There is something wonderfully romantic and tragic about old Hollywood.
Unattainably beautiful women and men said terribly smart, touching and funny things while setting standards even beyond their own grasps. They conquered immortality via black-and-white celluloid.
Turner Classic Movies is celebrating the talented trailblazers who made the industry what it was with "Summer Under the Stars," a monthlong, small-screen festival that heralds a different actor each day in August, starting this weekend.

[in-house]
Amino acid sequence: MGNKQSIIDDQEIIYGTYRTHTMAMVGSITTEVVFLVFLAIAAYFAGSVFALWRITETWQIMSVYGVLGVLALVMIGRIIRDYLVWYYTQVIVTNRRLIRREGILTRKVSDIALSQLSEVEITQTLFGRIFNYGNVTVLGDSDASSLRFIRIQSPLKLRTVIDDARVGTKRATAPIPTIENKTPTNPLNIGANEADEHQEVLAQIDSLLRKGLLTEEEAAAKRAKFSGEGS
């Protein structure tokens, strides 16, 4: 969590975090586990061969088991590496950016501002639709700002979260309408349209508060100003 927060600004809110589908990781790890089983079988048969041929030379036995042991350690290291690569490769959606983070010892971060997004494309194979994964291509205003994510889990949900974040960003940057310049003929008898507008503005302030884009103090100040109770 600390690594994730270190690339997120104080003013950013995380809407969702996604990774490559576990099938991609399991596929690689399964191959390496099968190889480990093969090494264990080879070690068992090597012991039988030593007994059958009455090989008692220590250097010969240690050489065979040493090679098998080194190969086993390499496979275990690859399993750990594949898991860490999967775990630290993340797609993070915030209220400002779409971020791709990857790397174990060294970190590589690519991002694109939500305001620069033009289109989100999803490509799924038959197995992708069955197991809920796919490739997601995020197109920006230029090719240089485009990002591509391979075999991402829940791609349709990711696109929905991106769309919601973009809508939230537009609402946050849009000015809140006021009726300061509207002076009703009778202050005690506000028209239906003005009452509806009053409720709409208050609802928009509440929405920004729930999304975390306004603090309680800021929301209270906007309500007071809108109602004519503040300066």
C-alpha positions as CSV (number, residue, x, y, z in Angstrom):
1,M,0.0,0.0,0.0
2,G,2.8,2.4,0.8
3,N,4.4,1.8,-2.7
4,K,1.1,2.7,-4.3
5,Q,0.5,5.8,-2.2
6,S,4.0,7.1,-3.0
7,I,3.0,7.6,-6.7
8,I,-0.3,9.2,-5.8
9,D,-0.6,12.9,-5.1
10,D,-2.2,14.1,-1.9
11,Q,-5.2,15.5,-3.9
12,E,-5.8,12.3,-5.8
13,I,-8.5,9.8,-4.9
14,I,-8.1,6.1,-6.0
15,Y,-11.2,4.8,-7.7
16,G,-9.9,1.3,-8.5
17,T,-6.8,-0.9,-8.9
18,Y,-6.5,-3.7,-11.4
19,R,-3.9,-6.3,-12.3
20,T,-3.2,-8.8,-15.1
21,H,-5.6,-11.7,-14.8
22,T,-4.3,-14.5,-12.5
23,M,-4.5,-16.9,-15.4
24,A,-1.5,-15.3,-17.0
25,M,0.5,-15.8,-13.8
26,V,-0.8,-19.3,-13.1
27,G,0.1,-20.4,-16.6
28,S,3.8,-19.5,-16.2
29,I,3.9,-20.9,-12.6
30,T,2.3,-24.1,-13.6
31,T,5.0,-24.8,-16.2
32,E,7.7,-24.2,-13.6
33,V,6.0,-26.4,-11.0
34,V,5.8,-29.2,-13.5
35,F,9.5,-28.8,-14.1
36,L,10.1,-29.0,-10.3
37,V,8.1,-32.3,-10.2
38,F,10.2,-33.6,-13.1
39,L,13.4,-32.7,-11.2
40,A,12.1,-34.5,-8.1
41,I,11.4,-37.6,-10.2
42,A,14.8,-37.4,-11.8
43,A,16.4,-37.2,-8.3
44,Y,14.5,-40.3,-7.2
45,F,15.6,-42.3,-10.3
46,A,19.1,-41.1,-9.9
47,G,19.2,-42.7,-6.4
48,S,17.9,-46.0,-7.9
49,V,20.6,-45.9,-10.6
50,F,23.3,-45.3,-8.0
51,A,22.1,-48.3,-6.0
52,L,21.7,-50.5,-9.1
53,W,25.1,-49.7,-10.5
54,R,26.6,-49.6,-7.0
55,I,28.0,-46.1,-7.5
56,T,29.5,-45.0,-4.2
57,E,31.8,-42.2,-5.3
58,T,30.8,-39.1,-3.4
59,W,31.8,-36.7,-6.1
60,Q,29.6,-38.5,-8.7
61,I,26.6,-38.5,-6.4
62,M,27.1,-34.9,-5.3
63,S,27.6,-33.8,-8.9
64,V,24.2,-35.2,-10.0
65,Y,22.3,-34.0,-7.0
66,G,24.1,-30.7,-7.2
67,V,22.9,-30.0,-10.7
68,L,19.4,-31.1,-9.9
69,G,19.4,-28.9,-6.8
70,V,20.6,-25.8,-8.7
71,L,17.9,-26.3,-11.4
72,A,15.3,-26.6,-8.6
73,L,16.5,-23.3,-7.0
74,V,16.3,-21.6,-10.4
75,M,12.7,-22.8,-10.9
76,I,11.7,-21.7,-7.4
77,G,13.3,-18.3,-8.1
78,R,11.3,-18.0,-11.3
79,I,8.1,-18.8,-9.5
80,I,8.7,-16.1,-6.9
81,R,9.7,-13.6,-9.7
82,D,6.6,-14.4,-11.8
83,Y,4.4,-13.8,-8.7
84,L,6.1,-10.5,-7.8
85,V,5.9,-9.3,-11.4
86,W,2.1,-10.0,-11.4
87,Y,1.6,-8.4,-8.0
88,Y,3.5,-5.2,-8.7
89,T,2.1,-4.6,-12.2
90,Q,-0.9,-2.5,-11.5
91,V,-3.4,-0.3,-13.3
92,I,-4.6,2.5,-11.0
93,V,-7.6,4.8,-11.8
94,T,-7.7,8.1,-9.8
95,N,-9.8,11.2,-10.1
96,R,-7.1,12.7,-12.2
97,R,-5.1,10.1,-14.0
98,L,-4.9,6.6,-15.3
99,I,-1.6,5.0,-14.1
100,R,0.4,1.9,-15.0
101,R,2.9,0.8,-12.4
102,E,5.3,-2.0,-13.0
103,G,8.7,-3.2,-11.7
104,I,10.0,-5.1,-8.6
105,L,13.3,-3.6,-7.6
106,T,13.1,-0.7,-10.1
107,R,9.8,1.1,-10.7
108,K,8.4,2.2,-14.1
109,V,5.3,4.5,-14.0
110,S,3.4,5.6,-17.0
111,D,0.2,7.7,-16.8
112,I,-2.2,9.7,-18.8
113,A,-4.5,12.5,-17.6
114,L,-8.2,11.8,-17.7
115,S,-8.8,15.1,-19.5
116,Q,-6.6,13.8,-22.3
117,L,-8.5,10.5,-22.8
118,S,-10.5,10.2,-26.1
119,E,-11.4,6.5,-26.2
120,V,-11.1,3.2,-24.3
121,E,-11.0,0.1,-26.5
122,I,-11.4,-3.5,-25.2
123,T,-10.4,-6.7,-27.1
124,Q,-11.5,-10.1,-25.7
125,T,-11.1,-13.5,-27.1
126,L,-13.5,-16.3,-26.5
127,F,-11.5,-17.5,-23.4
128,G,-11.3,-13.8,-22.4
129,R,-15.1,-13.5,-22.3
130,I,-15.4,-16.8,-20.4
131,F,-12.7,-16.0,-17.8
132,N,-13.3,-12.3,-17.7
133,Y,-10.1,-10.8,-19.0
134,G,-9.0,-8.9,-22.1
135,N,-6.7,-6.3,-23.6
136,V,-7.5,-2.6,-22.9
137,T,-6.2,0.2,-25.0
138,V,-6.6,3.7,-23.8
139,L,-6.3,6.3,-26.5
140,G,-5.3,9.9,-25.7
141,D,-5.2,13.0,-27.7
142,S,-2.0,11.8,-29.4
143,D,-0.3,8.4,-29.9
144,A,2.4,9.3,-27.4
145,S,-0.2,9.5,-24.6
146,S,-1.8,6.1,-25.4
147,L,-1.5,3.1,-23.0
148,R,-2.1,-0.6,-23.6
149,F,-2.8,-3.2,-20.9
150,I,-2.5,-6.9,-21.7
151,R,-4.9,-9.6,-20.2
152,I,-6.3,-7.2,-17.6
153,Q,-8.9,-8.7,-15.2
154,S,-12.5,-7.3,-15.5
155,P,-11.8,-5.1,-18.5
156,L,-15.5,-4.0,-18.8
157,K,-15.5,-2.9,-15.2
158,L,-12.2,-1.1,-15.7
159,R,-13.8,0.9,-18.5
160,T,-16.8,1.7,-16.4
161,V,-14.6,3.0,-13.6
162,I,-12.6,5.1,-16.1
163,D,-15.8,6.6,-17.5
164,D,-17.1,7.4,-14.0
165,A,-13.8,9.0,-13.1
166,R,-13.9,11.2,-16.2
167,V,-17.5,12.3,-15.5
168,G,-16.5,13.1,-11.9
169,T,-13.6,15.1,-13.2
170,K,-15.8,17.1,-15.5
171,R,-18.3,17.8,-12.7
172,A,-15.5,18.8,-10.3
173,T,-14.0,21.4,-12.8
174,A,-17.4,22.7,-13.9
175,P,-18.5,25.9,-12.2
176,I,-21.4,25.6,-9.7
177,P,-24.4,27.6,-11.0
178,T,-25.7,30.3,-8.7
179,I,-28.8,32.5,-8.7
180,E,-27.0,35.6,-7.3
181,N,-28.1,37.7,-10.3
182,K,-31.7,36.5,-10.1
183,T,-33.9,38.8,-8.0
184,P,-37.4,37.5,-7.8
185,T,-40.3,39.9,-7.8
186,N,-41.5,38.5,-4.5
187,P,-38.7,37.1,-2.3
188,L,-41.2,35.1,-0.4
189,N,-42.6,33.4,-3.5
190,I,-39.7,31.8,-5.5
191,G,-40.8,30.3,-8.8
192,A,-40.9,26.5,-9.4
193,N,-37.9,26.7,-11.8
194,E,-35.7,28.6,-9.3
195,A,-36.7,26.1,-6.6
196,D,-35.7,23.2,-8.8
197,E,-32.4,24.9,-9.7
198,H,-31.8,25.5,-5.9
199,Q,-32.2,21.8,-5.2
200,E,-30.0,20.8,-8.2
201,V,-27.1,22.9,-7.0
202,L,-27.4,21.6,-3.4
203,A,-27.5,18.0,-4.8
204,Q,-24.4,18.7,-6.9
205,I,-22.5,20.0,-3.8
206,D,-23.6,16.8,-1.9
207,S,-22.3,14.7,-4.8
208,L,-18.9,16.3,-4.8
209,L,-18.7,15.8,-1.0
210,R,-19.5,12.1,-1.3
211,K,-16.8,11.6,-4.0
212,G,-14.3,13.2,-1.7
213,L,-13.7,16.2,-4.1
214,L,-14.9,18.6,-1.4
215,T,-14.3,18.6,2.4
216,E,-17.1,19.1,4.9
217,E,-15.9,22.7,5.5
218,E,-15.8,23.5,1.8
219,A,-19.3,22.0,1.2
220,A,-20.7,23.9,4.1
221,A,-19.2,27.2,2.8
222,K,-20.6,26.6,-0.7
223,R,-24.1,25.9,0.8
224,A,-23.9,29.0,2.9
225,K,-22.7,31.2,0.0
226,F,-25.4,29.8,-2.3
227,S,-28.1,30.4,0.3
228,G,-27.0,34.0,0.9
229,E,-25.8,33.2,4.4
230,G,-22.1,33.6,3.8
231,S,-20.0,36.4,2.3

Now in its seventh year, "Summer Under the Stars" boasts 5,000 commercial-free film titles starring legends including Henry Fonda (Saturday), Bette Davis (Aug. 8) and Sidney Poitier (Aug. 14), as well as lesser-known names including James Mason (Sunday), Sterling Hayden (Aug. 22) and Jean Arthur (Aug. 30).
"Even when stalwarts return who we've saluted in previous years, we'll often be including films in their lineups which we've never shown before," says Robert Osborne, TCM host and film historian, in this month's Now Playing, the network's magazine. "For instance, on our day and night with Henry Fonda, we'll include our first-ever showing of Fonda's great 1940 triumph, The Grapes of Wrath."